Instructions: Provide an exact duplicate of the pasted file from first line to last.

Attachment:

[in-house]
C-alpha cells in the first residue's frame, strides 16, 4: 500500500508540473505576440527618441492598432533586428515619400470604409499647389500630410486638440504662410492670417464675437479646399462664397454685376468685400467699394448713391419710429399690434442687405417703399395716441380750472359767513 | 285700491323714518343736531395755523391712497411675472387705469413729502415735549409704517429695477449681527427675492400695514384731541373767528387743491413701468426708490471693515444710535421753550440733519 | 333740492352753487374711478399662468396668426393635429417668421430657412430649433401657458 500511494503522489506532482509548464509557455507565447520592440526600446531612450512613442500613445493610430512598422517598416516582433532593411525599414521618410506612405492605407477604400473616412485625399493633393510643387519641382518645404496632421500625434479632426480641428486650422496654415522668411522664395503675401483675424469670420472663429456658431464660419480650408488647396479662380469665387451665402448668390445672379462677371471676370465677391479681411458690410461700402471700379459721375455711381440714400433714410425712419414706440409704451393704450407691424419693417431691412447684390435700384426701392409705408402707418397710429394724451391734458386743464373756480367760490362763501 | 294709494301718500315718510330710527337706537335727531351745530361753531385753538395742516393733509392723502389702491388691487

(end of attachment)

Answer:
[in-house]
C-alpha cells in the first residue's frame, strides 16, 4: 500500500508540473505576440527618441492598432533586428515619400470604409499647389500630410486638440504662410492670417464675437479646399462664397454685376468685400467699394448713391419710429399690434442687405417703399395716441380750472359767513 | 285700491323714518343736531395755523391712497411675472387705469413729502415735549409704517429695477449681527427675492400695514384731541373767528387743491413701468426708490471693515444710535421753550440733519 | 333740492352753487374711478399662468396668426393635429417668421430657412430649433401657458 500511494503522489506532482509548464509557455507565447520592440526600446531612450512613442500613445493610430512598422517598416516582433532593411525599414521618410506612405492605407477604400473616412485625399493633393510643387519641382518645404496632421500625434479632426480641428486650422496654415522668411522664395503675401483675424469670420472663429456658431464660419480650408488647396479662380469665387451665402448668390445672379462677371471676370465677391479681411458690410461700402471700379459721375455711381440714400433714410425712419414706440409704451393704450407691424419693417431691412447684390435700384426701392409705408402707418397710429394724451391734458386743464373756480367760490362763501 | 294709494301718500315718510330710527337706537335727531351745530361753531385753538395742516393733509392723502389702491388691487